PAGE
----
On May 22, 2013, the Core Microscopy Facility at the University of Indiana at Bloomington held an all-day workshop on image processing and analysis. Approximately 120 people from all levels of academic science at the university attended, surely one of the largest events at a university on these issues. Further, the workshop has several lessons for the science community on how to engage researchers in the major issues of digital image technology and integrity.
In the morning sessions, faculty members first gave presentations and led discussions of key topics in image processing such as principles of image quantification and basic digital image quantification. See the agenda with links to presentation slides here. In the afternoon, graduate students gave short research talks involving image process and quantification. Then the final four hours was a presentation on issues and emerging standards in the integrity of science image data, followed by workshop sessions on basic image processing and basic image quantification. (The session on image integrity was presented by our own Kirsten Miles, who provided support as well for the workshop sessions.)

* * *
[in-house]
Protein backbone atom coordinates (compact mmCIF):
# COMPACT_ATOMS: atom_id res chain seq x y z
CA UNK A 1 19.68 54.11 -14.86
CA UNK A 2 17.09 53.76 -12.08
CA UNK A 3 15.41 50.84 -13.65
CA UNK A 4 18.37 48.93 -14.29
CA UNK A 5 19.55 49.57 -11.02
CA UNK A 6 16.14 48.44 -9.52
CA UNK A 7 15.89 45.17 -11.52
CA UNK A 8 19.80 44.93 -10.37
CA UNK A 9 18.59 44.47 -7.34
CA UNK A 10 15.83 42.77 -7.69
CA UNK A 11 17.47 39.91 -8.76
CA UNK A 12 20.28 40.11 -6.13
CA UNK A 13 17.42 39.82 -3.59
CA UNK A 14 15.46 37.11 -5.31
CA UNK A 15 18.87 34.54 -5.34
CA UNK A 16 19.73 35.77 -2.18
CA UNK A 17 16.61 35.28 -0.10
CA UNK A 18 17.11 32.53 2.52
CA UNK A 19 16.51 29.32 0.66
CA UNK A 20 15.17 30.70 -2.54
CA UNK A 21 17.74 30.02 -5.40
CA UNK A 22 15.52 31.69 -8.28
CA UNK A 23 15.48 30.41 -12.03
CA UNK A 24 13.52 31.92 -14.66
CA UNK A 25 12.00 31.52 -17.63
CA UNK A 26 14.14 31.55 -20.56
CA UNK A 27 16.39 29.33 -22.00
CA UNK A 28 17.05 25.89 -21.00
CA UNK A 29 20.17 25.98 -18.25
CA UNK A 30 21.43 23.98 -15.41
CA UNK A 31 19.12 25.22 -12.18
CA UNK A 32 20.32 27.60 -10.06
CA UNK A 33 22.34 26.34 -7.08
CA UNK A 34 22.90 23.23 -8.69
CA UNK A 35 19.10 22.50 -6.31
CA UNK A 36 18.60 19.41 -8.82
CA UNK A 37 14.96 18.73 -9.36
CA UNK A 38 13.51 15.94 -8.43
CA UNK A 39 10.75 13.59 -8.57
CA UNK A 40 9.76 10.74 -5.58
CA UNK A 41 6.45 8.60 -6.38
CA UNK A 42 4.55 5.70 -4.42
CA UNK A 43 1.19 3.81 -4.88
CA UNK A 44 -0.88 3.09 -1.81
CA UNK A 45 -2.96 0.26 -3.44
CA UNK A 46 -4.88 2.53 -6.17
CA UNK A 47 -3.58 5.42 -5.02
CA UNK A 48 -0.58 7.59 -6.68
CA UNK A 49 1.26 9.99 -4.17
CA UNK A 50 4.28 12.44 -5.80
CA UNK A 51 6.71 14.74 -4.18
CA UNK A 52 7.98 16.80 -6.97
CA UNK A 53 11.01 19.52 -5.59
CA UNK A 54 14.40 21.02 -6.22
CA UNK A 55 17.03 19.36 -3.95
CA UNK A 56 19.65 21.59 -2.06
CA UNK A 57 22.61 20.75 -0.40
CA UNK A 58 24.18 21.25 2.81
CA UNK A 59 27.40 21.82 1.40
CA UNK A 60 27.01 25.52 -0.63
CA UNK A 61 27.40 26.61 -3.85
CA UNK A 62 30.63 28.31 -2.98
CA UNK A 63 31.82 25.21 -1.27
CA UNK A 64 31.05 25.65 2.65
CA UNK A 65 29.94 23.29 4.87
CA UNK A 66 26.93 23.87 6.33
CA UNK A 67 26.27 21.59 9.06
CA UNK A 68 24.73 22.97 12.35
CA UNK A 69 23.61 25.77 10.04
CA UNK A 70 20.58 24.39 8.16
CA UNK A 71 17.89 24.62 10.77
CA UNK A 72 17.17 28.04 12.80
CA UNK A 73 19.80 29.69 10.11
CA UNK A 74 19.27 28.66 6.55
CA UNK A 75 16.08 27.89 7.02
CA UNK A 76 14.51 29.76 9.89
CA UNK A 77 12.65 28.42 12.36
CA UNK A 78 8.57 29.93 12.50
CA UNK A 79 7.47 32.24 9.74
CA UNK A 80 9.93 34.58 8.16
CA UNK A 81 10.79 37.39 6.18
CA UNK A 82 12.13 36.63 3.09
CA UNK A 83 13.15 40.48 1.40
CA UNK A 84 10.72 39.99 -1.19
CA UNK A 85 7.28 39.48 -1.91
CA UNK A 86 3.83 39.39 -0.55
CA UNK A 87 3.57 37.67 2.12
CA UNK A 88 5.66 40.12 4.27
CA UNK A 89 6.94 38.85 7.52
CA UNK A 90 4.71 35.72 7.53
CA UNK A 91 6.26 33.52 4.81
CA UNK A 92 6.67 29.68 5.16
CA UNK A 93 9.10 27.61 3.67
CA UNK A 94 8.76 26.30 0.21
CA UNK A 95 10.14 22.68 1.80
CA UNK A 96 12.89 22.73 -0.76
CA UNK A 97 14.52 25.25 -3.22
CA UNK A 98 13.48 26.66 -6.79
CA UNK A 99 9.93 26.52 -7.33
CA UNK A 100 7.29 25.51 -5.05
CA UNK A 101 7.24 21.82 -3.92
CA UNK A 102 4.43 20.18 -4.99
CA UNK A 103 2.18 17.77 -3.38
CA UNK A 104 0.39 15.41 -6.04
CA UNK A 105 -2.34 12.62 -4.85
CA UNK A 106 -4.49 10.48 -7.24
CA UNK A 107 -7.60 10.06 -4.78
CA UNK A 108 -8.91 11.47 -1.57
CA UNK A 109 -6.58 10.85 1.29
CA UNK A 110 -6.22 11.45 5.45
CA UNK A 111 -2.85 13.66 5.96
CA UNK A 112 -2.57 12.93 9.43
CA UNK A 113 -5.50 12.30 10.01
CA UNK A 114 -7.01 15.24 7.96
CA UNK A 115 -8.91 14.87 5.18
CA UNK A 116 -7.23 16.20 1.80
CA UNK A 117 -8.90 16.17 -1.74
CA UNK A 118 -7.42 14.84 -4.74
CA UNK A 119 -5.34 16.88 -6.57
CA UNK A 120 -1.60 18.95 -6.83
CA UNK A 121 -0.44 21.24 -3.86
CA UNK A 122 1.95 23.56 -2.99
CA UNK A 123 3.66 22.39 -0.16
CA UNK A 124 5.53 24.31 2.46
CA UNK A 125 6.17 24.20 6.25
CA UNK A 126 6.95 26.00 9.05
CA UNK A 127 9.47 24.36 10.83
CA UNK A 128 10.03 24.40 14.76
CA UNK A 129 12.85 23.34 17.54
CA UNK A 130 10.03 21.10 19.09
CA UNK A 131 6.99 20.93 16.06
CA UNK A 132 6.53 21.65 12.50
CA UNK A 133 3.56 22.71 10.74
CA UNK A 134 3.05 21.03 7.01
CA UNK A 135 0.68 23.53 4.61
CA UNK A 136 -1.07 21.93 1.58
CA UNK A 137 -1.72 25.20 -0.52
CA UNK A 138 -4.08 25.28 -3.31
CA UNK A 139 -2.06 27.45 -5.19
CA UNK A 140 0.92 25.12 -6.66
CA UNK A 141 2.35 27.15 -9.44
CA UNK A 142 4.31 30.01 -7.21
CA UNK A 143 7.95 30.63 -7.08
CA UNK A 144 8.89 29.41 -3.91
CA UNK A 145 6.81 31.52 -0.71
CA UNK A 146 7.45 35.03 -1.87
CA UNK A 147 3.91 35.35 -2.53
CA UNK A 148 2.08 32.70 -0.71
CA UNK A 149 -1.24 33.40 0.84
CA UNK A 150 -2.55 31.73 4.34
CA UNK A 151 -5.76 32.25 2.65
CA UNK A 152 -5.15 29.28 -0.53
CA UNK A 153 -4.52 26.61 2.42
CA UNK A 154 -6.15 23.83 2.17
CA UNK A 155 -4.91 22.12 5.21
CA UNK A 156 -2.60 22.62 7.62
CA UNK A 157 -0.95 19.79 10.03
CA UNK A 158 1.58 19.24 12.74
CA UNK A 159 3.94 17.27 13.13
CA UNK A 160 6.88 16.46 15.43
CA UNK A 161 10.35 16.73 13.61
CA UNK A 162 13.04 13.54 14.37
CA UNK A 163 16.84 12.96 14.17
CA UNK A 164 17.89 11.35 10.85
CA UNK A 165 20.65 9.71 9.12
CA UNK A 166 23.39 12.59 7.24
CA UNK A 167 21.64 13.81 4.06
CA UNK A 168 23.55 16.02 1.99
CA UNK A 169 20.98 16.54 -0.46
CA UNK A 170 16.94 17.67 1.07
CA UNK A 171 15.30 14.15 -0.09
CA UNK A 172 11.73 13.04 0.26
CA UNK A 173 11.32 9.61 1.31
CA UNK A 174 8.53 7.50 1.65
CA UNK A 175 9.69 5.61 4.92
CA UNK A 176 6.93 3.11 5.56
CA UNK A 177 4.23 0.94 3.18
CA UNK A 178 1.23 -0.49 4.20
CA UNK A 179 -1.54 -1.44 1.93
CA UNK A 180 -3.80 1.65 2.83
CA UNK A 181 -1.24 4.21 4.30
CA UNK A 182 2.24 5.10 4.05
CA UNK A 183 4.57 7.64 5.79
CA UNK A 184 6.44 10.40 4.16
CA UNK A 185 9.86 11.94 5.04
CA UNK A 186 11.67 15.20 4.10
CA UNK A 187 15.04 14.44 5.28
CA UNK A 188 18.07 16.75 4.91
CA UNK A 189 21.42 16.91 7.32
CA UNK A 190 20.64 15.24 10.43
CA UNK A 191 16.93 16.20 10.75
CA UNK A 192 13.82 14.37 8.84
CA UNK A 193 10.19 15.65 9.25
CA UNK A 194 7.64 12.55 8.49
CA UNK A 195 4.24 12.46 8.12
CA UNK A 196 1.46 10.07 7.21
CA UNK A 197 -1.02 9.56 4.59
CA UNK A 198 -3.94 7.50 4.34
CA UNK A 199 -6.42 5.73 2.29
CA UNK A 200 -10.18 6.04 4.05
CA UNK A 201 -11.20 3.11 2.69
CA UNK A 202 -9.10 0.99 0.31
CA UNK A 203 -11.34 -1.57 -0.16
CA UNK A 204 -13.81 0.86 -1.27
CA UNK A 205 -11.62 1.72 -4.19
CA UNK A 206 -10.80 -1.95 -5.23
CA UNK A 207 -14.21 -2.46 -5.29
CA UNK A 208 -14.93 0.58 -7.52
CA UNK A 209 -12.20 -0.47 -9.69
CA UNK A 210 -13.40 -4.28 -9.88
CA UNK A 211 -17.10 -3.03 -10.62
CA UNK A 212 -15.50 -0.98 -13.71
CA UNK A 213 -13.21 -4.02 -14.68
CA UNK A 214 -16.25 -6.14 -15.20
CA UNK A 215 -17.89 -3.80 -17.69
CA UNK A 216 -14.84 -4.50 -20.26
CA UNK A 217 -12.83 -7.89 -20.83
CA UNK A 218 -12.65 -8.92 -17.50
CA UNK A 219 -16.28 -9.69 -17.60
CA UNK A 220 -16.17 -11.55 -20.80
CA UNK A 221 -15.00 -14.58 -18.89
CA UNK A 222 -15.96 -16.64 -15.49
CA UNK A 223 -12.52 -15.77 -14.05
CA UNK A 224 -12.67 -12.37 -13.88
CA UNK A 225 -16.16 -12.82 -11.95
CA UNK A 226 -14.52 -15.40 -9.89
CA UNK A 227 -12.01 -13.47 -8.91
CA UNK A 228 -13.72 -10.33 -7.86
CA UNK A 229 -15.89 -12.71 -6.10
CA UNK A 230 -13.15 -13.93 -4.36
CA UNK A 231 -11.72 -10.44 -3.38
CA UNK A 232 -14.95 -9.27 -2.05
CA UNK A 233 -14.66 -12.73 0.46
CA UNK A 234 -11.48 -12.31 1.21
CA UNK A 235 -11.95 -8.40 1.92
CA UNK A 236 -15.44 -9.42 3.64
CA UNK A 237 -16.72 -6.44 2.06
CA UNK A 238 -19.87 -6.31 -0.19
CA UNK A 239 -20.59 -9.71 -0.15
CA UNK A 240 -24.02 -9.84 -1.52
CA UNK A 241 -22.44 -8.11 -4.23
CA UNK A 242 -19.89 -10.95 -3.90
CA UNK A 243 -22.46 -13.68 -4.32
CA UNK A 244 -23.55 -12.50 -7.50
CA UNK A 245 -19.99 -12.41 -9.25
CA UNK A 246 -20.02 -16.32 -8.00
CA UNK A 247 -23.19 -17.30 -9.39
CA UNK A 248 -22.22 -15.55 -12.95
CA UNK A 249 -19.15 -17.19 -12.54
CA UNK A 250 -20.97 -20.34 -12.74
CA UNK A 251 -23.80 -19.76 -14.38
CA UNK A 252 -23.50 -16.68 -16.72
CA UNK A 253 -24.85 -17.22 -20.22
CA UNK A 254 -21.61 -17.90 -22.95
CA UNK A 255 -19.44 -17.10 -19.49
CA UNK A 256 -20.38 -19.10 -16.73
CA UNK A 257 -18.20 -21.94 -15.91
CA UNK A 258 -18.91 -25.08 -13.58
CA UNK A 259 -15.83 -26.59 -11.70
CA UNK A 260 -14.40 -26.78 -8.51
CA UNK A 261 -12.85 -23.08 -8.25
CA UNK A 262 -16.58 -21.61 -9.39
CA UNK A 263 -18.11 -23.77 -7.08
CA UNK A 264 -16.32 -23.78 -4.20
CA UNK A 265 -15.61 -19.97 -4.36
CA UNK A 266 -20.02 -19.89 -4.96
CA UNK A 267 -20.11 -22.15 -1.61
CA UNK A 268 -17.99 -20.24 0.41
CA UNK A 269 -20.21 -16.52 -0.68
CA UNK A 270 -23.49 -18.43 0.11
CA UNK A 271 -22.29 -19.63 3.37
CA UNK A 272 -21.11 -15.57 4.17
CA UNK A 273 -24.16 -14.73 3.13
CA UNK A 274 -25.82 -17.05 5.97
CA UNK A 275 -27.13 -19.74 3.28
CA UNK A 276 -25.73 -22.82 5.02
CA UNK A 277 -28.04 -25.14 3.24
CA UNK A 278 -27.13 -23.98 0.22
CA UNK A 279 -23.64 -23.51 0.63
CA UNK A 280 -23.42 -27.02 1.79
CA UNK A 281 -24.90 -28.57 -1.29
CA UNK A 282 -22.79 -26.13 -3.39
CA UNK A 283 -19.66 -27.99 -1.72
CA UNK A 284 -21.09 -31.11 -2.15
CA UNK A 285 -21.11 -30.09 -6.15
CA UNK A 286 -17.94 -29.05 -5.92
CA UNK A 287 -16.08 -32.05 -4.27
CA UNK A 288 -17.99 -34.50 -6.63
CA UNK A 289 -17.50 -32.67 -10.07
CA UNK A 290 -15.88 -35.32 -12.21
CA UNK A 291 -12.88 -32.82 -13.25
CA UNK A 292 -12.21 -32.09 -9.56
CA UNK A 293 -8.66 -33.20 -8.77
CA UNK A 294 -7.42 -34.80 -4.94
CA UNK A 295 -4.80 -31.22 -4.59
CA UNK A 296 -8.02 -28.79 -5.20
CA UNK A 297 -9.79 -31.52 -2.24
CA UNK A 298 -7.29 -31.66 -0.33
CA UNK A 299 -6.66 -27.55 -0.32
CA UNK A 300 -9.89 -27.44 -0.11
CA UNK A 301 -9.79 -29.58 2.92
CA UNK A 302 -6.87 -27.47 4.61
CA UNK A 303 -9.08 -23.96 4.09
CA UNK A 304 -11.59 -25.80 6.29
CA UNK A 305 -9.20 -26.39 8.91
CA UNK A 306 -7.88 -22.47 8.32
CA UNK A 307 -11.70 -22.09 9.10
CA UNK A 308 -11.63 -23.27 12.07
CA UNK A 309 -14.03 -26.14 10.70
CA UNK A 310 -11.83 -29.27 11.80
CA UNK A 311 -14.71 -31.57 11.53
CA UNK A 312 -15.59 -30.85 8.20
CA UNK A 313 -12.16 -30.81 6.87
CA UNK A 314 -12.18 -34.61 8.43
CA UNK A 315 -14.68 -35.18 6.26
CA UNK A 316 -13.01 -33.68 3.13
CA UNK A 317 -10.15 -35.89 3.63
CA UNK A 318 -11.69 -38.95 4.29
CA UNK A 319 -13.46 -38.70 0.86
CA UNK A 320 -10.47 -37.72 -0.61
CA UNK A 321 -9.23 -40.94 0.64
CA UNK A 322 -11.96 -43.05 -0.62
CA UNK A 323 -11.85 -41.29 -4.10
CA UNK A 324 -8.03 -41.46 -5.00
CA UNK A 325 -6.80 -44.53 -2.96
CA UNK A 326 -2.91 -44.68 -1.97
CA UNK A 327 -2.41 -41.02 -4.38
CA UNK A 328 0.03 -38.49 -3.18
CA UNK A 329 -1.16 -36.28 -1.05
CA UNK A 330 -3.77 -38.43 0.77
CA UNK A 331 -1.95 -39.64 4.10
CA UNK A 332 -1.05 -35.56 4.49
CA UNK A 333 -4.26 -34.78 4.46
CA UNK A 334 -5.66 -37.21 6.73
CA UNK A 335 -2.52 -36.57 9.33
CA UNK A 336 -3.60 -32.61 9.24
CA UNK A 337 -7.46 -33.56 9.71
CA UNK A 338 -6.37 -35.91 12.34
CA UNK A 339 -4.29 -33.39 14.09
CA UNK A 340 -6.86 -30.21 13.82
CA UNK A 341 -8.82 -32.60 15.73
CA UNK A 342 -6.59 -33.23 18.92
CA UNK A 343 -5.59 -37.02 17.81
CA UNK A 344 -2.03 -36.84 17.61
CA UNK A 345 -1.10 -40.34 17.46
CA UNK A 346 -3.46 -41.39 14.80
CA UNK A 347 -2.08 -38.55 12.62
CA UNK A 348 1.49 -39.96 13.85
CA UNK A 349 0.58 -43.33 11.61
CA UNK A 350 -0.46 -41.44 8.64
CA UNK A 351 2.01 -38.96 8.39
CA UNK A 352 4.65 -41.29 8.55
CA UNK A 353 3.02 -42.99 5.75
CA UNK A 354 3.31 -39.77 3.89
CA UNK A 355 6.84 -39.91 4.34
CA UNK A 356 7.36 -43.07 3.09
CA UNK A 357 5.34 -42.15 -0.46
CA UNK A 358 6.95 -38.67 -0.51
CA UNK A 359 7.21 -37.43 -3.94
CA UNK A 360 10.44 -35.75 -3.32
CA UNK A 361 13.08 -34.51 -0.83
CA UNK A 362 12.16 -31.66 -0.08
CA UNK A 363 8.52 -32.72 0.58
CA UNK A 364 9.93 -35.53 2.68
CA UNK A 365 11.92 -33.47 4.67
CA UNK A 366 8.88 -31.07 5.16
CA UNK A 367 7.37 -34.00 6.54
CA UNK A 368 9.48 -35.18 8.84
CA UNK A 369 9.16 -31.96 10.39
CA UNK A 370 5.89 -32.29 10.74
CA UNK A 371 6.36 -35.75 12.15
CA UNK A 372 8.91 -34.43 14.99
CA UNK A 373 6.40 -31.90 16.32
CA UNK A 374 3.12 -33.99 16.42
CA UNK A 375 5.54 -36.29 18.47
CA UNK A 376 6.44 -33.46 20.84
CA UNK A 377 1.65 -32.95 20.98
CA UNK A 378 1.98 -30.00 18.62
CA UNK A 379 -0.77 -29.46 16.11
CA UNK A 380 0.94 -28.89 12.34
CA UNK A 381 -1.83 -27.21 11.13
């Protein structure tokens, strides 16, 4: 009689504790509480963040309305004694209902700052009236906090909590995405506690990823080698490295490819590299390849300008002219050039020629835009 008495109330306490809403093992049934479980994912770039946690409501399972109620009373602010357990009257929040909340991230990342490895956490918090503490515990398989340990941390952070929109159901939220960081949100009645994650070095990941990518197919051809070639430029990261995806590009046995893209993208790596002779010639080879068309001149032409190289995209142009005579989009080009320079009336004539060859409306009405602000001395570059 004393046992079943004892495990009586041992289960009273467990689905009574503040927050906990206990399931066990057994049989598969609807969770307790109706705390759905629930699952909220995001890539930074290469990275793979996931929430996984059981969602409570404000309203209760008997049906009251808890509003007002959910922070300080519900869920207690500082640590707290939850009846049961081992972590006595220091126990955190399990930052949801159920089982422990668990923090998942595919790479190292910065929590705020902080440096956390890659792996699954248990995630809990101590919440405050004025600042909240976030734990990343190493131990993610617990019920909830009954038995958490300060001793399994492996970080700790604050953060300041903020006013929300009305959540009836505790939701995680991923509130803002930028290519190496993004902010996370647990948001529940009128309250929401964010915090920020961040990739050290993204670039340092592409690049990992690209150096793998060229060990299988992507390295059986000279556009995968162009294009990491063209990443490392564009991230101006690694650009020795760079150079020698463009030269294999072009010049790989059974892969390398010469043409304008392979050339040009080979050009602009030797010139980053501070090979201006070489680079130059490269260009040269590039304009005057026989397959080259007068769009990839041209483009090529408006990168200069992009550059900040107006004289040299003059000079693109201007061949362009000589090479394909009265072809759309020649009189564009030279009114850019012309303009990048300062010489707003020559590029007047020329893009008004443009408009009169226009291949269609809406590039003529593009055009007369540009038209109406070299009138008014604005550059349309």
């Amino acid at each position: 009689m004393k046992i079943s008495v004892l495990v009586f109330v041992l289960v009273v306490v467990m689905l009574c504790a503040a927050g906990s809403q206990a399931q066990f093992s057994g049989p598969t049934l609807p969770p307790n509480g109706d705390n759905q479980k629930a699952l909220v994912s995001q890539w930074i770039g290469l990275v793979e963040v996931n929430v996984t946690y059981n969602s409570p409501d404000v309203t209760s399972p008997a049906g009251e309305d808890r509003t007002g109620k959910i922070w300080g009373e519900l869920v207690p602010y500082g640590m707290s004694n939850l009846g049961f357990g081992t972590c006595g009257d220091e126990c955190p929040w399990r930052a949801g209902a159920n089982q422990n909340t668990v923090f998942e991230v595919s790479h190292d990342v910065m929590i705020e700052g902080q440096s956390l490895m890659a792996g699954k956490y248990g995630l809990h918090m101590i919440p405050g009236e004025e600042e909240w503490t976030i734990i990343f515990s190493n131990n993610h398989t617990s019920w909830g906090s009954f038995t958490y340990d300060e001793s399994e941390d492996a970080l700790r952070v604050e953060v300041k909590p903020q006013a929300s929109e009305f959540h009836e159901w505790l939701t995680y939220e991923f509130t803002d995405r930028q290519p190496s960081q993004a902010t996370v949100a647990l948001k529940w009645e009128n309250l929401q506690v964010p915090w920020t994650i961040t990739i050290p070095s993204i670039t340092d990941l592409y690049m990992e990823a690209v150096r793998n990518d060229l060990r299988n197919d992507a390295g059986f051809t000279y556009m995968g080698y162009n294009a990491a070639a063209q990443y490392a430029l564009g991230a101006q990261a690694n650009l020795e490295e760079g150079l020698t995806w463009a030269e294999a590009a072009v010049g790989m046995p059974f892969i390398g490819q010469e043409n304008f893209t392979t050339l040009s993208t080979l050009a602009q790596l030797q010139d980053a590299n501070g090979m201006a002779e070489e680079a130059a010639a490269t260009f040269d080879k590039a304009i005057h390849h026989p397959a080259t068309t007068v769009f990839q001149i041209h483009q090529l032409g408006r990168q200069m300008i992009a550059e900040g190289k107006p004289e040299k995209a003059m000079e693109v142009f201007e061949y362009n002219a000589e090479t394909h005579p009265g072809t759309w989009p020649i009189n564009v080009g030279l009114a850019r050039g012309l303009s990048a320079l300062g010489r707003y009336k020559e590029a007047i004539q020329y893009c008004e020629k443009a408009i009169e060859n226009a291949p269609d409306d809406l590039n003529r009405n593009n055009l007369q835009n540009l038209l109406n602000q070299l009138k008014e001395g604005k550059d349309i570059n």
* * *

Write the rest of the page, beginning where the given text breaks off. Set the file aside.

The Indiana event has several lessons that can be successfully applied to other workshops and sessions devoted to these increasingly important issues in science.
Key was the emphasis on the use of data images in current research on campus, followed by using appropriate techniques, retaining the appropriate metadata on the capture and manipulation of images, and the importance of understanding wider issues of maintaining the integrity of research images.
A second factor was the engagement of researchers at all academic levels, so that graduate students could hear issues from a wide range of fields as they discussed the use of images.
Finally, including hands on experience helped to solidify the connections between the issues and the details of conducting research in this environment.
We think that similar seminar-workshops can be an effective method for other universities, and research institutions, especially including microscopy labs, whether for 120 as at Indiana or in smaller department settings.